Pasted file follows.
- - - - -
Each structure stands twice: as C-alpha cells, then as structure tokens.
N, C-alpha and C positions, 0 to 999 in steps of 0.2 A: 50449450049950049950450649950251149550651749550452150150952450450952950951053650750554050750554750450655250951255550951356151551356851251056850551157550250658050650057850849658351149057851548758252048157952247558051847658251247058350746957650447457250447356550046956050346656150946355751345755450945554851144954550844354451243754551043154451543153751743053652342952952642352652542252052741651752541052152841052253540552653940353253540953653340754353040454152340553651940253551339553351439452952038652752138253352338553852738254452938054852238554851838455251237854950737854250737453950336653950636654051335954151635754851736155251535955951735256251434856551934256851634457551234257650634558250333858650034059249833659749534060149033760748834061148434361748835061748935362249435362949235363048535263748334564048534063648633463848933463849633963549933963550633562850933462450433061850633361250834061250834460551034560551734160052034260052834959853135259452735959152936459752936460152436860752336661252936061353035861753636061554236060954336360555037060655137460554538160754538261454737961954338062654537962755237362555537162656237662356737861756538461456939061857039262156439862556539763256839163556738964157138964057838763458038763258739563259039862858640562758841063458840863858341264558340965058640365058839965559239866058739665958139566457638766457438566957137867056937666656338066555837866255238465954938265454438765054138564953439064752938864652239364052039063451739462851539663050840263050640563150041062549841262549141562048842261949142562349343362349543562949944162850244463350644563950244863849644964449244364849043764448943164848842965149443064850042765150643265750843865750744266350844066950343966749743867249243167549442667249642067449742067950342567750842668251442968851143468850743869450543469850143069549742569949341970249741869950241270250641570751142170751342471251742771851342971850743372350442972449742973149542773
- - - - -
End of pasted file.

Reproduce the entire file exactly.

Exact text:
Each structure stands twice: as C-alpha cells, then as structure tokens.
N, C-alpha and C positions, 0 to 999 in steps of 0.2 A: 50449450049950049950450649950251149550651749550452150150952450450952950951053650750554050750554750450655250951255550951356151551356851251056850551157550250658050650057850849658351149057851548758252048157952247558051847658251247058350746957650447457250447356550046956050346656150946355751345755450945554851144954550844354451243754551043154451543153751743053652342952952642352652542252052741651752541052152841052253540552653940353253540953653340754353040454152340553651940253551339553351439452952038652752138253352338553852738254452938054852238554851838455251237854950737854250737453950336653950636654051335954151635754851736155251535955951735256251434856551934256851634457551234257650634558250333858650034059249833659749534060149033760748834061148434361748835061748935362249435362949235363048535263748334564048534063648633463848933463849633963549933963550633562850933462450433061850633361250834061250834460551034560551734160052034260052834959853135259452735959152936459752936460152436860752336661252936061353035861753636061554236060954336360555037060655137460554538160754538261454737961954338062654537962755237362555537162656237662356737861756538461456939061857039262156439862556539763256839163556738964157138964057838763458038763258739563259039862858640562758841063458840863858341264558340965058640365058839965559239866058739665958139566457638766457438566957137867056937666656338066555837866255238465954938265454438765054138564953439064752938864652239364052039063451739462851539663050840263050640563150041062549841262549141562048842261949142562349343362349543562949944162850244463350644563950244863849644964449244364849043764448943164848842965149443064850042765150643265750843865750744266350844066950343966749743867249243167549442667249642067449742067950342567750842668251442968851143468850743869450543469850143069549742569949341970249741869950241270250641570751142170751342471251742771851342971850743372350442972449742973149542773